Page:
UBC Theses and Dissertations

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UBC Theses and Dissertations

Composite recommendation : semantics and efficiency Xie, Min

Abstract

Classical recommender systems provide users with a list of recommendations where each recommendation consists of a single item, e.g., a book or DVD. However, many applications can benefit from a system which is capable of recommending packages of items. Sample applications include travel planning, e-commerce, and course recommendation. In these contexts, there is a need for a system that can recommend the most relevant packages for the user to choose from. In this thesis we highlight our research achievements for the composite recommendation problem. We first consider the problem of composite recommendation under hard constraint, e.g., budget. It is clear that this is a very common paradigm for the composite recommendation problem. In Chapter 3, we first discuss how given a fixed package schema, we can efficiently find the top-k most relevant packages with hard constraints. The proposed algorithm is shown to be instance optimal, which means that no algorithm in a reasonable class can perform more than a constant times better, for some fixed constant. And we also propose relaxed solutions based on probabilistic reasoning. In Chapter 4, we lift the constraint on the package schema, and discuss how efficient algorithms can be derived to solve the more general problem with a flexible package schema. For this problem, again we propose both instance optimal algorithm and heuristics-based solution which have been verified to be effective and efficient through our extensive empirical study. Then in Chapter 5, motivated by the fact that hard constraints sometimes might lead to unfavorable results, and following the recent paradigm on “softening” the constraints, we study the problem of how to handle top-k query processing with soft constraints. Finally, in Chapter 6, we discuss a general performance tuning solution based on cached views which can be leveraged to further optimize the various algorithms proposed in this thesis.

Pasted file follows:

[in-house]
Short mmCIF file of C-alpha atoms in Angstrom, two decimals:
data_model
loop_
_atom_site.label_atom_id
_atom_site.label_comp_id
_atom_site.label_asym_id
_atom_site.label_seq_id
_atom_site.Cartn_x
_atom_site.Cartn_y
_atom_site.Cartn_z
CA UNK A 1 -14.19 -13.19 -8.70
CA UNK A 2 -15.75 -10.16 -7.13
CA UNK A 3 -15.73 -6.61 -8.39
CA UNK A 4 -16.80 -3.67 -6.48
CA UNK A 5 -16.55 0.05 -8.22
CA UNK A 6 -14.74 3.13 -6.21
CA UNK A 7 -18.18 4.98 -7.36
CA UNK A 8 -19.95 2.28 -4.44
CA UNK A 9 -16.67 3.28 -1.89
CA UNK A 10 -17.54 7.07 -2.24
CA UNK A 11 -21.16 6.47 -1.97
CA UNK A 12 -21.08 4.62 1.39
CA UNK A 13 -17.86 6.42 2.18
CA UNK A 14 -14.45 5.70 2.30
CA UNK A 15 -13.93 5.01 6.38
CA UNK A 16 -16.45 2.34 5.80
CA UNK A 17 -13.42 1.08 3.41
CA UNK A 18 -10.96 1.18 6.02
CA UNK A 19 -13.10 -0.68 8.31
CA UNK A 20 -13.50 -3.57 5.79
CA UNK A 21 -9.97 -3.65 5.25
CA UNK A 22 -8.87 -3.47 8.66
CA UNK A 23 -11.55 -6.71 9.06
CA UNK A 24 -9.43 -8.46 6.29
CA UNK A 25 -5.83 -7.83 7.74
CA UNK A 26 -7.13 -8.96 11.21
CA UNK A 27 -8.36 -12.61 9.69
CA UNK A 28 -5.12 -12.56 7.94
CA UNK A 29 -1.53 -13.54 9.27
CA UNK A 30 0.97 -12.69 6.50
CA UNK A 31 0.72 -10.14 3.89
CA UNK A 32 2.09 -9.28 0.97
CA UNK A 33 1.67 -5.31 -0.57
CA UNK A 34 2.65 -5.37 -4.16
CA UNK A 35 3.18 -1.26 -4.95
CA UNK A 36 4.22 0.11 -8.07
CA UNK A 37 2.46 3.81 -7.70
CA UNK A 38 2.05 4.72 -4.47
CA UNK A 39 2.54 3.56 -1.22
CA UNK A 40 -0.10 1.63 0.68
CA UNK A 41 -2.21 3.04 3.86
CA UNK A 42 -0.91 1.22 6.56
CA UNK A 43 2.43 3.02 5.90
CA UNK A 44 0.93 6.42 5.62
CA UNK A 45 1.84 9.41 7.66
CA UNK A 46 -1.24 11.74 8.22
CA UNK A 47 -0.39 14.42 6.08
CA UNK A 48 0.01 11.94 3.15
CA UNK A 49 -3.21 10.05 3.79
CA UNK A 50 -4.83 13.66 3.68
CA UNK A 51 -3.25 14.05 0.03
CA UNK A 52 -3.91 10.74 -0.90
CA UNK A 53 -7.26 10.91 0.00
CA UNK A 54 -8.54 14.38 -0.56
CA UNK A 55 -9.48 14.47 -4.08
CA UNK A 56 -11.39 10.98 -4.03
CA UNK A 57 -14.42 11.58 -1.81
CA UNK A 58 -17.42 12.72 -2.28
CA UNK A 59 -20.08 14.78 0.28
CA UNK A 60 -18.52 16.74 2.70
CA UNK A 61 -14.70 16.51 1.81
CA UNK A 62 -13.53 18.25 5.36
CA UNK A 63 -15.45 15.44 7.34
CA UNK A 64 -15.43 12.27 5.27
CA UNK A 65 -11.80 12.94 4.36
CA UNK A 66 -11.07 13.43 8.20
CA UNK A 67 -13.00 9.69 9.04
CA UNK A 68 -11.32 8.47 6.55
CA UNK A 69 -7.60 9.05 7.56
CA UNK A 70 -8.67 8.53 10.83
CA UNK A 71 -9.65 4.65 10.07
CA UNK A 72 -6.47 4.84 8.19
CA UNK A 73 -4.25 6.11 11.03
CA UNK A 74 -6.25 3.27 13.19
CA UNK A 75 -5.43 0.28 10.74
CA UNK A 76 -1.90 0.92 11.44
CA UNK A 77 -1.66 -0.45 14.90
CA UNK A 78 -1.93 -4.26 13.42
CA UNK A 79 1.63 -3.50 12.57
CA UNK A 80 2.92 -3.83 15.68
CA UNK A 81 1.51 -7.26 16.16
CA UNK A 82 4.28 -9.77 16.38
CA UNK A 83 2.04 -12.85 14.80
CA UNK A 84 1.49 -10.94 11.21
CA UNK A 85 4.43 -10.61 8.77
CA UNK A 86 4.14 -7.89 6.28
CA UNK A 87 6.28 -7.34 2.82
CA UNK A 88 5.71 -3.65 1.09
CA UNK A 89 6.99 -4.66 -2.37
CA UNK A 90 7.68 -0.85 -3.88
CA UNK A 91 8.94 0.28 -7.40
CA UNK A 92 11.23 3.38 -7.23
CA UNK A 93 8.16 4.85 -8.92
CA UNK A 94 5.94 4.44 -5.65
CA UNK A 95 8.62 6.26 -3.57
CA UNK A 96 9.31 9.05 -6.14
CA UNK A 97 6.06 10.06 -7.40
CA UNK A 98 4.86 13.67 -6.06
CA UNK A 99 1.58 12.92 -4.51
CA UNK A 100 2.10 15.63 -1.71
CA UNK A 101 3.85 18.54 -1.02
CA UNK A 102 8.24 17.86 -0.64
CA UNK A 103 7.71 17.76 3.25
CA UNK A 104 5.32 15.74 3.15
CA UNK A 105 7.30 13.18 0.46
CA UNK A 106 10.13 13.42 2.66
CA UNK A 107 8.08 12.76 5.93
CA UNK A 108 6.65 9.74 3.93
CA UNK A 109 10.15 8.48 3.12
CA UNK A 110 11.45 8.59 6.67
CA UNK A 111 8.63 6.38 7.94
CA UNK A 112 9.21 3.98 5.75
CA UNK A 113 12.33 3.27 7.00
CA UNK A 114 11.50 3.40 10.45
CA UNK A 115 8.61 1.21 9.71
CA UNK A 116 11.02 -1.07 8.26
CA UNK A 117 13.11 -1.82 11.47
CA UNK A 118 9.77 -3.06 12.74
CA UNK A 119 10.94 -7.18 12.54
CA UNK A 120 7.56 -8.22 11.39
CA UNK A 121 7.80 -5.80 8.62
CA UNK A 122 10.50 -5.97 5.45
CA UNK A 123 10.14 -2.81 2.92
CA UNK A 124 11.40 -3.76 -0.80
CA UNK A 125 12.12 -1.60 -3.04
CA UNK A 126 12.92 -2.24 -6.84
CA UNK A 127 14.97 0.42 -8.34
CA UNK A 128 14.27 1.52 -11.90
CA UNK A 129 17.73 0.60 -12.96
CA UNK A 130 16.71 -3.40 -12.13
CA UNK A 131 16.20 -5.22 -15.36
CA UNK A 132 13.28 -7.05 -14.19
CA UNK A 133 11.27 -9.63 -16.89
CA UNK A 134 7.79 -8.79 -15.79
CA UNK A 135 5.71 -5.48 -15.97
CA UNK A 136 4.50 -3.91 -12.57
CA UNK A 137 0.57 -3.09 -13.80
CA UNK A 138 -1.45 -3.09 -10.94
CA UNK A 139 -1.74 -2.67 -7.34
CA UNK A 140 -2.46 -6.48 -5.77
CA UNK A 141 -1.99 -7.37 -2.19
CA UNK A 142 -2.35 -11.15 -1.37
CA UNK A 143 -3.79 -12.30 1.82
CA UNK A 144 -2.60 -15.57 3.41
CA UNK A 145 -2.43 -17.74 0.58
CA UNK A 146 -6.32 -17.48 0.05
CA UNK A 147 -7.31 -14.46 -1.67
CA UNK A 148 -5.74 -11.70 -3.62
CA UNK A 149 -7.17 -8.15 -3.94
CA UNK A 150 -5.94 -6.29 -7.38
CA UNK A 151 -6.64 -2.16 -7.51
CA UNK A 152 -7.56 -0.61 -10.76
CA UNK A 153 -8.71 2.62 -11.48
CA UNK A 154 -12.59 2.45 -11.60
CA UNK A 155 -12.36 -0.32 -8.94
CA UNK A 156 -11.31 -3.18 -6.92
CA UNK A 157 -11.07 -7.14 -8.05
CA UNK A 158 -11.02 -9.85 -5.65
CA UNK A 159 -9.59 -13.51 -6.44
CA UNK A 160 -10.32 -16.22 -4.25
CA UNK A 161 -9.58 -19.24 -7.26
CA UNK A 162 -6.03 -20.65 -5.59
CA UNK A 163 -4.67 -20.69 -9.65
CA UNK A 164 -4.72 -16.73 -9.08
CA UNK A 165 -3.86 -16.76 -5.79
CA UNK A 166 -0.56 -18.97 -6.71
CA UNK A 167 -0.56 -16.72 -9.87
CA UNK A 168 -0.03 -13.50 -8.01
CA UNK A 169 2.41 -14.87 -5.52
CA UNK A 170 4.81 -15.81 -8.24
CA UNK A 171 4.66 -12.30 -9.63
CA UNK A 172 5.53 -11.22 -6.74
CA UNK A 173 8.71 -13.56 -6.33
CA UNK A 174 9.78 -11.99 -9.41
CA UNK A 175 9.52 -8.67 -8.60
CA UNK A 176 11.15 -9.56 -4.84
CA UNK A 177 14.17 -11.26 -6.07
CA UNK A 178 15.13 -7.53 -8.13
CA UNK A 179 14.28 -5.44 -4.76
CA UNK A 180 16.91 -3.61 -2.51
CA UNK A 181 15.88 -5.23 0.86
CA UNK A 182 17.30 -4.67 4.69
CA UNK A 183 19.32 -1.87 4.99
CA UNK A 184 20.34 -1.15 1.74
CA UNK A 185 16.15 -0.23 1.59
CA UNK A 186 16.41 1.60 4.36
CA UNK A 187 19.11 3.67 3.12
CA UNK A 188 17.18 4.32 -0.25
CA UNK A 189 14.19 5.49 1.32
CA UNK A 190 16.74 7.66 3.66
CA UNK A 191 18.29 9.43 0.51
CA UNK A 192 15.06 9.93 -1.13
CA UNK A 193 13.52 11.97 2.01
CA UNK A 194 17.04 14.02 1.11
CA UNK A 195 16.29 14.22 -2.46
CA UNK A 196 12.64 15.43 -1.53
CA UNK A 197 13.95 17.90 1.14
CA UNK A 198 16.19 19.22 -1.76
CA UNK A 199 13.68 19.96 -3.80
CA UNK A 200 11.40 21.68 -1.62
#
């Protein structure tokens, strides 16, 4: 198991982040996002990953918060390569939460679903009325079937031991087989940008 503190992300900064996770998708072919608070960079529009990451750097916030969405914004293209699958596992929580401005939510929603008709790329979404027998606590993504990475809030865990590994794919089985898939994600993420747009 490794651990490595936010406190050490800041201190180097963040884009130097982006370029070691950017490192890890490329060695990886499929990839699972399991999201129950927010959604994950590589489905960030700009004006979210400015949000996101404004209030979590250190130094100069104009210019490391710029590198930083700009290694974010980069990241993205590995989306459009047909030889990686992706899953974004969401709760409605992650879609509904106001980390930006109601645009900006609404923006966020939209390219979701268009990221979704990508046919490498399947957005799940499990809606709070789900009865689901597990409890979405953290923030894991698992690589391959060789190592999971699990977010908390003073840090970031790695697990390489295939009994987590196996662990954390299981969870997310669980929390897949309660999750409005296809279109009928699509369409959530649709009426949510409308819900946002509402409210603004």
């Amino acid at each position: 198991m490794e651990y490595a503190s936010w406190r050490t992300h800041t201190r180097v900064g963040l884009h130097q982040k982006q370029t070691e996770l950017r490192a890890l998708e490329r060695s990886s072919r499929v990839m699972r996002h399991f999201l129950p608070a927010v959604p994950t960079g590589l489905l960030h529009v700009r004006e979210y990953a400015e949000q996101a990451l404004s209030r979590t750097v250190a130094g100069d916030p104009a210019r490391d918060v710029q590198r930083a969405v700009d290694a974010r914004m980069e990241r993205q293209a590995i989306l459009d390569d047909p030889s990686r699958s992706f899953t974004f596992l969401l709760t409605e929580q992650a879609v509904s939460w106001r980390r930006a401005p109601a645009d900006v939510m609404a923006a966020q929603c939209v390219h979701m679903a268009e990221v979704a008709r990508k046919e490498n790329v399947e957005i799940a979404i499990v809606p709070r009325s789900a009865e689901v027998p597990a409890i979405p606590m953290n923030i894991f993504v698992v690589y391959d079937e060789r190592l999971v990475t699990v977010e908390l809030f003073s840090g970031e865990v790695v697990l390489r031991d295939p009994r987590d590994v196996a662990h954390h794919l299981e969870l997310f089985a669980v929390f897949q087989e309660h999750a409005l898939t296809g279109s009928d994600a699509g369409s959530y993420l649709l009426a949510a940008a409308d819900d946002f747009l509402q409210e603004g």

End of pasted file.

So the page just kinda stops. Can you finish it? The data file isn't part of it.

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Attribution-NonCommercial-NoDerivs 2.5 Canada

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